Home prices stayed flat near their highest-ever mark through the mid weeks of summer even as some dynamics of the ultra-seller’s market have continued to fray.
Seattle-based real estate brokerage Redfin said the median home price was $361,225 in the four-week period ending Aug. 22. That’s roughly the level they’ve hovered at for two months, according to Redfin’s report.
Meanwhile, the year-over-year home price gap has closed to 16 percent — meaning prices are significantly higher than they were this time last year, but the difference was less extreme than seen in previous months.
This time last year, home prices were still pushing higher as buyers and sellers grappled with the extraordinary market conditions introduced by the pandemic. Demand spiked, inventory declined steeply and prices continued to climb well into November.
“This continued demand for homes is enticing more homeowners to sell in order to avoid the fear of missing out on historically high prices,” Redfin Chief Economist Daryl Fairweather said in the report. “This enthusiasm from both buyers and sellers is translating into continued growth in pending sales compared to last year.”
Inventory remained down 23 percent year over year, but it has been replenishing gradually for months in a way not seen since the early summer of 2020.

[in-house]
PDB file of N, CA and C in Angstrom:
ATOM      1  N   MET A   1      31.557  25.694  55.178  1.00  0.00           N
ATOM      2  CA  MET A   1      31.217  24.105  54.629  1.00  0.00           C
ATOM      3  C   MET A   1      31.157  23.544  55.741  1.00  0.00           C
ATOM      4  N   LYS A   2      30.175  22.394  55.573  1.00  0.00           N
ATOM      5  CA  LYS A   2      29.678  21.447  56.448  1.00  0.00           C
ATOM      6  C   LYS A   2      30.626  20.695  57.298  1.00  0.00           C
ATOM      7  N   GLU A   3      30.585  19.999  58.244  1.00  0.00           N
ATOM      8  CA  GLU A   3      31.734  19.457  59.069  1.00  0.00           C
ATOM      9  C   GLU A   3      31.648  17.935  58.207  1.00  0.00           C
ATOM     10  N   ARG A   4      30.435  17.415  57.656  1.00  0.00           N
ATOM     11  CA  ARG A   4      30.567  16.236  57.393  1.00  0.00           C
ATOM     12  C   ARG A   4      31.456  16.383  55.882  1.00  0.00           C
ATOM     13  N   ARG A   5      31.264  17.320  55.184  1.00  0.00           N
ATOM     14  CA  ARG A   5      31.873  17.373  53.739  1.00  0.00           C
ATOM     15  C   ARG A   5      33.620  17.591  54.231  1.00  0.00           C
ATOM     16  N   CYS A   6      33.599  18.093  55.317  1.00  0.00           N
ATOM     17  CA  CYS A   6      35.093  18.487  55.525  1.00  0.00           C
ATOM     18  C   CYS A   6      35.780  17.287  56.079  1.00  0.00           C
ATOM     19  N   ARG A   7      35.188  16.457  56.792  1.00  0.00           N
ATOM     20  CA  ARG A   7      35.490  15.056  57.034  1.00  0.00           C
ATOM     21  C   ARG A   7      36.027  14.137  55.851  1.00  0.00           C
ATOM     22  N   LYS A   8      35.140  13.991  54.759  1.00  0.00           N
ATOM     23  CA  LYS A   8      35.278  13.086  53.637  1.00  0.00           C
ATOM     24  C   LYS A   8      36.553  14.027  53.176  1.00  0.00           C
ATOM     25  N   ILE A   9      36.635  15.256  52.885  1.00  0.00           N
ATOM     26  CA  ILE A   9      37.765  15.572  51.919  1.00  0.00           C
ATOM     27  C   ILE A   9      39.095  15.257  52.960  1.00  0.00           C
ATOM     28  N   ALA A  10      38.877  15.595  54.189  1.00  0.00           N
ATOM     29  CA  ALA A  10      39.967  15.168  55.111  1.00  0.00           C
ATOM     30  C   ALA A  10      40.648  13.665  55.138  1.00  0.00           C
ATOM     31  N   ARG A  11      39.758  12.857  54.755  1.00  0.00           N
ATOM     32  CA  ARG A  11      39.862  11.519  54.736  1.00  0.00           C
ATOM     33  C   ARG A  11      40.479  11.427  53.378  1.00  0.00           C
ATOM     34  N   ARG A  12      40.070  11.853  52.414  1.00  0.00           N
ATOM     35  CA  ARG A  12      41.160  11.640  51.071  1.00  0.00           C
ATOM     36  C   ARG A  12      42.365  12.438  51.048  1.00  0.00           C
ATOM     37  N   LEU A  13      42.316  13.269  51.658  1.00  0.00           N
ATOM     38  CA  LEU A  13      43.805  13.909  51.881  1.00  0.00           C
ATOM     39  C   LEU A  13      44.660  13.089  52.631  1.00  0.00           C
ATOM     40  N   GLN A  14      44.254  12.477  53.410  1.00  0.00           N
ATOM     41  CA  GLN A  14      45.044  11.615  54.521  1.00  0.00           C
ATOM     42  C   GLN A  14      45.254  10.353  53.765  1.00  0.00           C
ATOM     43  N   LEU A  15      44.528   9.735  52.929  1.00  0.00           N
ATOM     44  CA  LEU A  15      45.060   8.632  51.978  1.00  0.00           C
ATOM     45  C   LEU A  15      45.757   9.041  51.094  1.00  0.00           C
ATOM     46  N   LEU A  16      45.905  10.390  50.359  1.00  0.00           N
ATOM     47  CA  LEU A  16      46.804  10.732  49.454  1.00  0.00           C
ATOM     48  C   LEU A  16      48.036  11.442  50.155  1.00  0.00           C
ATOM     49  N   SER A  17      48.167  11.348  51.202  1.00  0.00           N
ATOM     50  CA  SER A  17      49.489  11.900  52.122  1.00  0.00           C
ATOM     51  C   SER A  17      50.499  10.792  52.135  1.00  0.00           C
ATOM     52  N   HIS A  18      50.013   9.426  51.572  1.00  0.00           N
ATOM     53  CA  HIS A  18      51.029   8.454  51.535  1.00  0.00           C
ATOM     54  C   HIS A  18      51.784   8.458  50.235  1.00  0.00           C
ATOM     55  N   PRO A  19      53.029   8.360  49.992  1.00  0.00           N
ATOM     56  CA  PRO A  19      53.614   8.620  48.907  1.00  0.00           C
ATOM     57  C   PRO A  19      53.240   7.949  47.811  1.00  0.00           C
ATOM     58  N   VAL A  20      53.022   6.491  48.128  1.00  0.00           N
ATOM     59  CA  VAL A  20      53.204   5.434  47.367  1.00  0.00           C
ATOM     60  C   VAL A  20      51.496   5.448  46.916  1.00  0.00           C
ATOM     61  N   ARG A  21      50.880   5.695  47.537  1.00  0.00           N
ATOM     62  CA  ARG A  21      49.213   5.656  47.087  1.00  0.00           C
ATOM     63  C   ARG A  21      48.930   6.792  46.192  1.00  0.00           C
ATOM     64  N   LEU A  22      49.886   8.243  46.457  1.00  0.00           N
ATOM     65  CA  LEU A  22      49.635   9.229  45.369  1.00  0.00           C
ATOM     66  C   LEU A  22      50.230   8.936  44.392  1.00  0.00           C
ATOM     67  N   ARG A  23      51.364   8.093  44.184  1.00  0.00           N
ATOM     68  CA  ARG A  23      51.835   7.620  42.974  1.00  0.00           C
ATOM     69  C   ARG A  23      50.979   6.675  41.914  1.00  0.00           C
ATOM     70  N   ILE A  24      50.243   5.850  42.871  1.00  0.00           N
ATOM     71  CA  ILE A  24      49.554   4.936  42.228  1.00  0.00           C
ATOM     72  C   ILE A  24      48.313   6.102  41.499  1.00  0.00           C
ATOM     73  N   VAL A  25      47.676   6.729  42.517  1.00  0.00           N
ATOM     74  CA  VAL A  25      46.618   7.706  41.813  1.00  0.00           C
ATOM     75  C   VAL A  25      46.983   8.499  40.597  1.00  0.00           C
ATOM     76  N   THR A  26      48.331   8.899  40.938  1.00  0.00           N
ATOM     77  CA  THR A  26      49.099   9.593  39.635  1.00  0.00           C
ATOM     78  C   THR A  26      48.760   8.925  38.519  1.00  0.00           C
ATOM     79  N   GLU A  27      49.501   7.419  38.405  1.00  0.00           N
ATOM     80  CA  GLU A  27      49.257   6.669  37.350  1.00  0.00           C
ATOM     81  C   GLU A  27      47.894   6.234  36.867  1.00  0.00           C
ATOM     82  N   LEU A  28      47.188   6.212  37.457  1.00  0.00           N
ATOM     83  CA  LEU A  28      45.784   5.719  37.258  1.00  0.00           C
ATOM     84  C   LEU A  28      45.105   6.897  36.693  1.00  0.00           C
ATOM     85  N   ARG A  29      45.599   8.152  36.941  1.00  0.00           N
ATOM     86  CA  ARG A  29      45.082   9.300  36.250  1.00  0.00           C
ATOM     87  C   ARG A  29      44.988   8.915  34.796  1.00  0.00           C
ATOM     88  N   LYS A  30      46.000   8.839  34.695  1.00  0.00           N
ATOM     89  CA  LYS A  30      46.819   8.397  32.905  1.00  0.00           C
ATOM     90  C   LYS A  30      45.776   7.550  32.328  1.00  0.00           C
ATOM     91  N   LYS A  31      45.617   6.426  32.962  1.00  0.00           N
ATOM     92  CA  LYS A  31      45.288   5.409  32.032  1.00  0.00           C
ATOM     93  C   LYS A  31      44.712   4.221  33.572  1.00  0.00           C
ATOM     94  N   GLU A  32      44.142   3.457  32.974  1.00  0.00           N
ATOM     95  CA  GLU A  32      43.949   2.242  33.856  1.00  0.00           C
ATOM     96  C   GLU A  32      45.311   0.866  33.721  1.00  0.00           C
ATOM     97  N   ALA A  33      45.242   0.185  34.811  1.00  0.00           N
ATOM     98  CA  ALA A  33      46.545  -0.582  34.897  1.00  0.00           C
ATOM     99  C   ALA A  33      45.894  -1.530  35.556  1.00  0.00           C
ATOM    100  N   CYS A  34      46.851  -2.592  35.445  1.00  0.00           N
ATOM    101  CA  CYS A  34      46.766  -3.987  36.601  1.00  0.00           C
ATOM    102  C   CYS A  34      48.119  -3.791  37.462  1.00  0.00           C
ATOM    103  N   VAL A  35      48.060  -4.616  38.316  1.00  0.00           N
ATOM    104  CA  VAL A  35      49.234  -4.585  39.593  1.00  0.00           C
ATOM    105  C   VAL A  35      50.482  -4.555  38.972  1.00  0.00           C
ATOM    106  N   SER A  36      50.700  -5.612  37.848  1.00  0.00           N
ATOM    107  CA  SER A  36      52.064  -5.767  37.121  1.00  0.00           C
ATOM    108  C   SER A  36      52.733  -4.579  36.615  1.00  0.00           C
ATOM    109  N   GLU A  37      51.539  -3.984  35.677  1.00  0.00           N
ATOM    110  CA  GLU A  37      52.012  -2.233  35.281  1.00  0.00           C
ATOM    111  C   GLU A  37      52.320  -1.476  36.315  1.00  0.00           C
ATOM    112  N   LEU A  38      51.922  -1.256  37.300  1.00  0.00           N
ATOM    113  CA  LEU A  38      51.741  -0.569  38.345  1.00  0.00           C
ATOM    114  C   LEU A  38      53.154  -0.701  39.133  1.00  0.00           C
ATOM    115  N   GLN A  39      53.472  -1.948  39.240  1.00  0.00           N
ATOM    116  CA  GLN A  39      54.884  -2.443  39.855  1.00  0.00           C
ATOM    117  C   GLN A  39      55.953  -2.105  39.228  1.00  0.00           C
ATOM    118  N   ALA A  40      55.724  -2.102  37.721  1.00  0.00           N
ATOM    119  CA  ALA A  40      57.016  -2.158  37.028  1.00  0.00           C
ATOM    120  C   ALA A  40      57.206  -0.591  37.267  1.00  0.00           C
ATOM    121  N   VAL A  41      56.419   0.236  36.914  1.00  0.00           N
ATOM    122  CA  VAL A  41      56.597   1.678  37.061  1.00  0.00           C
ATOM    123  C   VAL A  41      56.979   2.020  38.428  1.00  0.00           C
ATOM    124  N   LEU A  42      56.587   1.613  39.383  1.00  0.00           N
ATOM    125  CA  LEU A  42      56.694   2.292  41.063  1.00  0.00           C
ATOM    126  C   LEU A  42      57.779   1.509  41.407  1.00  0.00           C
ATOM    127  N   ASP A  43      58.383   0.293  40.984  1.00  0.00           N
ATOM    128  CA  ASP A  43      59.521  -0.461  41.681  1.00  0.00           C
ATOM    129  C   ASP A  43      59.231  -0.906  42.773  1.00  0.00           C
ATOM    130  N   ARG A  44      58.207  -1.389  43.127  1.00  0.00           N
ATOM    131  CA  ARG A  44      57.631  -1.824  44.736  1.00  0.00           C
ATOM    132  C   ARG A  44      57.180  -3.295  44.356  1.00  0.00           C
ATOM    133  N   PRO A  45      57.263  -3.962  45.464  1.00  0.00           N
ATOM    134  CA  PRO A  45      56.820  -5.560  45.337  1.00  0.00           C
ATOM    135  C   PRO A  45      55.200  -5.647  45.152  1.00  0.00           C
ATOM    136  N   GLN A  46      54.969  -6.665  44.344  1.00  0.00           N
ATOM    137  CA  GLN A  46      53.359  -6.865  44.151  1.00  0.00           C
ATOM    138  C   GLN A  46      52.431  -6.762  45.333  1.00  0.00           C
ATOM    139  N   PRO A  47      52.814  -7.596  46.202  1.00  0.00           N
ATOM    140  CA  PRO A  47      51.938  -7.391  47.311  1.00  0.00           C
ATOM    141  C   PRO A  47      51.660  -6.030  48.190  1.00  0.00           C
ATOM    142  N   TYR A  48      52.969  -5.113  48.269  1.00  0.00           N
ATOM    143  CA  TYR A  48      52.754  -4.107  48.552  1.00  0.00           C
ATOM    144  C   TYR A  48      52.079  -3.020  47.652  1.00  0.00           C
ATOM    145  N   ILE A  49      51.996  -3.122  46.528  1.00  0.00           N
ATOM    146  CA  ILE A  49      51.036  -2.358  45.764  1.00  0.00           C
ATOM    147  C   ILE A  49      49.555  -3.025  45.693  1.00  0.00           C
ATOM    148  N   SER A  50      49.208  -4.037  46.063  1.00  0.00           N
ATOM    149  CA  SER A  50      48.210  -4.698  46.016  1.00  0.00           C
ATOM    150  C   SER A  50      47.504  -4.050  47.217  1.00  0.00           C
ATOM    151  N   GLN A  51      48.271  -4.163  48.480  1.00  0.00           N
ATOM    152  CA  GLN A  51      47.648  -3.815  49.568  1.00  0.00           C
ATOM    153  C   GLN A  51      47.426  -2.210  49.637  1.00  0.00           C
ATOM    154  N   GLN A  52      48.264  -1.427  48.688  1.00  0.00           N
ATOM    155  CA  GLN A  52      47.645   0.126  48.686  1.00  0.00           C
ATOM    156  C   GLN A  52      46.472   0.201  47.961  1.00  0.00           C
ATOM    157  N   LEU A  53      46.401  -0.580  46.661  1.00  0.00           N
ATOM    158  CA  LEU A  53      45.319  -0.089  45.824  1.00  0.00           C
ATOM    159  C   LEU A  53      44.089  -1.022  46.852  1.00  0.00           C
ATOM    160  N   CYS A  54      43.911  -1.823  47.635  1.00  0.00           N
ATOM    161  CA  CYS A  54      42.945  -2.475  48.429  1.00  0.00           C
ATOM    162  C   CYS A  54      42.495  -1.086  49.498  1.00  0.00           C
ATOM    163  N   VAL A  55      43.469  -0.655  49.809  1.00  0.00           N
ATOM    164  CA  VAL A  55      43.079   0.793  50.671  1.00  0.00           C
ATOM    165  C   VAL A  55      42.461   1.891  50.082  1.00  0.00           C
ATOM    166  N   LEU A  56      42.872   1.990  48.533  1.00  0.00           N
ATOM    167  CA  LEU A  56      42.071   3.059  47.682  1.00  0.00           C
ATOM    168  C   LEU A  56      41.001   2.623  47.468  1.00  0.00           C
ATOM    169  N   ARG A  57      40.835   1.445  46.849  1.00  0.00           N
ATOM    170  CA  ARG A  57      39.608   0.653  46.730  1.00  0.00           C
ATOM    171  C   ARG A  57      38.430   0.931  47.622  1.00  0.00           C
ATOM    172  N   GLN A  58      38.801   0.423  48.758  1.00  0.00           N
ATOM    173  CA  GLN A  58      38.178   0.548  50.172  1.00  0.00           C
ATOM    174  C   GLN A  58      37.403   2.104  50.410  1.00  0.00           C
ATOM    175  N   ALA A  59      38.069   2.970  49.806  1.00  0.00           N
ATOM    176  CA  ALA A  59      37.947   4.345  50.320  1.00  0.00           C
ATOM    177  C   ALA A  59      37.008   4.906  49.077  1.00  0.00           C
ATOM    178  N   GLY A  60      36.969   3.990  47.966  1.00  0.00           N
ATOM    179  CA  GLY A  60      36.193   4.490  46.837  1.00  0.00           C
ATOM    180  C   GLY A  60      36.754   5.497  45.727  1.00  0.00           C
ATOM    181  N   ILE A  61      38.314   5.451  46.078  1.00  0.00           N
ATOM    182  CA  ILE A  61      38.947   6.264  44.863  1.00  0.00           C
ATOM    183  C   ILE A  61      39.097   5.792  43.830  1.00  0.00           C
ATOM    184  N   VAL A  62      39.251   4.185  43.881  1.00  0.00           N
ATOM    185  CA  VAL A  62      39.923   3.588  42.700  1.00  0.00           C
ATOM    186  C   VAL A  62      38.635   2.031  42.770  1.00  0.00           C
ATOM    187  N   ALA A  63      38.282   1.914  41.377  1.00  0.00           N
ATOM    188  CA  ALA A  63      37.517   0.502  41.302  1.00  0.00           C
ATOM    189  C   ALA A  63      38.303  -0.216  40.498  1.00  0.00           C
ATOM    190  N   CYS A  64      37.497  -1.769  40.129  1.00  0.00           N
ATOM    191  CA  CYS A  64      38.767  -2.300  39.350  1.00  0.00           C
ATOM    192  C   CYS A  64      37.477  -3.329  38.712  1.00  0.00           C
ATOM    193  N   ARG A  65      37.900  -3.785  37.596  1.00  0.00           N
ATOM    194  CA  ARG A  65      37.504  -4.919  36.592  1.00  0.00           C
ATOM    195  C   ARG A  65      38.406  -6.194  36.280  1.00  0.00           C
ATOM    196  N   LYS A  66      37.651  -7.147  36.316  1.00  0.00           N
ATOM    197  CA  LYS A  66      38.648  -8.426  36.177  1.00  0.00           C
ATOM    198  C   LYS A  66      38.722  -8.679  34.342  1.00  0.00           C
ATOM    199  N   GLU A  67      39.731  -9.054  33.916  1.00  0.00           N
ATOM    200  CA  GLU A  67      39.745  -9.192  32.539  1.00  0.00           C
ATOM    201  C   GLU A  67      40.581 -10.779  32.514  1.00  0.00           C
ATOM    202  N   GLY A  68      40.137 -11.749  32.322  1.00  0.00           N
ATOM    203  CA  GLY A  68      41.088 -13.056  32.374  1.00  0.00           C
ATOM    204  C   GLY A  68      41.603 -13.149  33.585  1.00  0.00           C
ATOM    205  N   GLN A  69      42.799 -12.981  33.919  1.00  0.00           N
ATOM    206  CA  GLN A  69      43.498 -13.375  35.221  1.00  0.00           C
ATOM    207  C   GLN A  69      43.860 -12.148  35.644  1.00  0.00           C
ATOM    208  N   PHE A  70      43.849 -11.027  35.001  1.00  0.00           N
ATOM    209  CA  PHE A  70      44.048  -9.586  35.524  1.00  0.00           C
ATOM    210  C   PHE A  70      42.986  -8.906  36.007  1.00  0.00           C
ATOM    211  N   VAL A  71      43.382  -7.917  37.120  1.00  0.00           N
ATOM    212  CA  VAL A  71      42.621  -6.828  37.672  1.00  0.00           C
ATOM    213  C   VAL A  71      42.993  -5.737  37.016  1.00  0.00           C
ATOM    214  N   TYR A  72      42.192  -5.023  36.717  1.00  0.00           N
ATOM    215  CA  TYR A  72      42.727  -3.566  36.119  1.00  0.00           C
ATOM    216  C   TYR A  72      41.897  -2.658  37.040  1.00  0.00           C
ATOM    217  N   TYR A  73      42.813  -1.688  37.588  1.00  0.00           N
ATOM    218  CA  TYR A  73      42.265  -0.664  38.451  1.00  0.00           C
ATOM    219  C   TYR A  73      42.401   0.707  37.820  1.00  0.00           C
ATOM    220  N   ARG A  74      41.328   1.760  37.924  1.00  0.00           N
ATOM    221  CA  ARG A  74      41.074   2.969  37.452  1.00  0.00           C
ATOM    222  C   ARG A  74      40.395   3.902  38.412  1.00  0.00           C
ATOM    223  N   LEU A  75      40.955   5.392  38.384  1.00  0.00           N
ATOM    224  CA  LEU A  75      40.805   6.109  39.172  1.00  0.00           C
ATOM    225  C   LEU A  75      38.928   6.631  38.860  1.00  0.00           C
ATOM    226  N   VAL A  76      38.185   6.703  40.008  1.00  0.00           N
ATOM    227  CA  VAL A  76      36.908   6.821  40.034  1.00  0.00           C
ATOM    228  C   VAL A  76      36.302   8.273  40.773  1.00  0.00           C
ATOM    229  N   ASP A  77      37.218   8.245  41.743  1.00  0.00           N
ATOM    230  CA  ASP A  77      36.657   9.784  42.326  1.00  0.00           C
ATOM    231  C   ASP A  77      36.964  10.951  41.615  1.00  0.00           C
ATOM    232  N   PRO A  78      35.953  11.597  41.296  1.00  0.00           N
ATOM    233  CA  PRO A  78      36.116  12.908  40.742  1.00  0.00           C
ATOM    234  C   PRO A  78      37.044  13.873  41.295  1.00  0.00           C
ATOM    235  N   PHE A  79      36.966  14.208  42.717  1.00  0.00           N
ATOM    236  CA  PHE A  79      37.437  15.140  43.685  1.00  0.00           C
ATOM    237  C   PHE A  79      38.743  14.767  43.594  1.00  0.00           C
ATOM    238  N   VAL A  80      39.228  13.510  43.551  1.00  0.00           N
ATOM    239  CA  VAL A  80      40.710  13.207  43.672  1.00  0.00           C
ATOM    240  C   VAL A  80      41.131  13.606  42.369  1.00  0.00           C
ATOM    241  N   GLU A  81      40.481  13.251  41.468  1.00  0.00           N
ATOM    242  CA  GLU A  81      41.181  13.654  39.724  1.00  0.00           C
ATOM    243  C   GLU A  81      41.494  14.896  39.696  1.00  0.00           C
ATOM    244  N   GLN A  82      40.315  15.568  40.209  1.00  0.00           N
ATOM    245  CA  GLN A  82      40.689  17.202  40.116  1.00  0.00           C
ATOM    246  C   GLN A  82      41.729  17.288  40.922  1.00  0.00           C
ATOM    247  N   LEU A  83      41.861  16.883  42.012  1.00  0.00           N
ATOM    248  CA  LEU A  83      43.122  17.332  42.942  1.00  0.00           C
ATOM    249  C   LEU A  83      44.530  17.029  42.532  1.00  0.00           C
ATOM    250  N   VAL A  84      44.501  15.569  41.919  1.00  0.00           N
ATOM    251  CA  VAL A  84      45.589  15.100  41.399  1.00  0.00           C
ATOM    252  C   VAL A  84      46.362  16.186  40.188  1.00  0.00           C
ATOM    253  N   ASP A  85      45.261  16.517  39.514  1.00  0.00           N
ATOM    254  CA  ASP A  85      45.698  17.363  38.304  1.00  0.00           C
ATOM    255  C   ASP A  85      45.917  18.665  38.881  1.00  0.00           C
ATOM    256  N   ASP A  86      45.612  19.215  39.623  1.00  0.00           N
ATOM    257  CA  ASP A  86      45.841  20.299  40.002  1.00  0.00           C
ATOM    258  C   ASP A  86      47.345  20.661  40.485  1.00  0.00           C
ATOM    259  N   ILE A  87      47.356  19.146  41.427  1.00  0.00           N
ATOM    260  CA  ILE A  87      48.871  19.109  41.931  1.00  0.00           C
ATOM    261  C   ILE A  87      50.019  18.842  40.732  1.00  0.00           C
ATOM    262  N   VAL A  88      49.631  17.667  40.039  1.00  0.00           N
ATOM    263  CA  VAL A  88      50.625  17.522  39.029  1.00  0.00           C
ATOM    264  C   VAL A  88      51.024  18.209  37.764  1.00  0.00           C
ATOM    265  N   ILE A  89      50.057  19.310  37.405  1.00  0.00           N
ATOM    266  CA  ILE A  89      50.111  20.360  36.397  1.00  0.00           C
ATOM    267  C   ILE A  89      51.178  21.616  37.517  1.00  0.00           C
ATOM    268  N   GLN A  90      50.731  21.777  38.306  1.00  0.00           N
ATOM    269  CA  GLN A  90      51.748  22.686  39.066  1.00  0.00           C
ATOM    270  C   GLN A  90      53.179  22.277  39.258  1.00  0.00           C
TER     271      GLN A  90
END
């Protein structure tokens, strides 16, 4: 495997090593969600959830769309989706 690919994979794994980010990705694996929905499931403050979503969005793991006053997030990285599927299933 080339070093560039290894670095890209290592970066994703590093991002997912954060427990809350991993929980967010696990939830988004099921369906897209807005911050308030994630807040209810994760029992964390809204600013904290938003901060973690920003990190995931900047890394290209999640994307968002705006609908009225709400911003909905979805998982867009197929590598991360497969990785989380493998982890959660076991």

New listings were up slightly from this time last year, with patterns following the market’s typical mid-to-late summer decline.
Meanwhile, asking prices have begun to come down off their highs in the spring, and a small but growing share of homes have been selling below asking price.
The typical asking price for a home has been $351,730, down nearly 3 percent from its highest levels ever in June.
Just over half of homes were selling above listing price over the same span, an extraordinarily high share compared to last year’s 32 percent. Still, that number has been in decline now for about a month and a half, Redfin said.
Sellers’ initial list prices have also become less bulletproof in recent weeks. Roughly 1 in 20 listings saw a price drop, a rate roughly in line with this period in 2019. During the same four-week period last year, only 1 in 27 sellers had to lower their initial prices.
After accounting for seasonal patterns, Redfin agents are seeing more signs of demand from homebuyers now than they were in the early weeks of summer.
The brokerage’s homebuying demand index, based solely on this internal Redfin data of consumer requests for home tours and other services, was up 20 percent year over year over year during the four weeks that ended Aug. 22.
“Demand for homes is making a comeback because even though home prices are high and competition is still steep, homebuyers don’t have many alternatives but to keep trying,” Fairweather said in the report.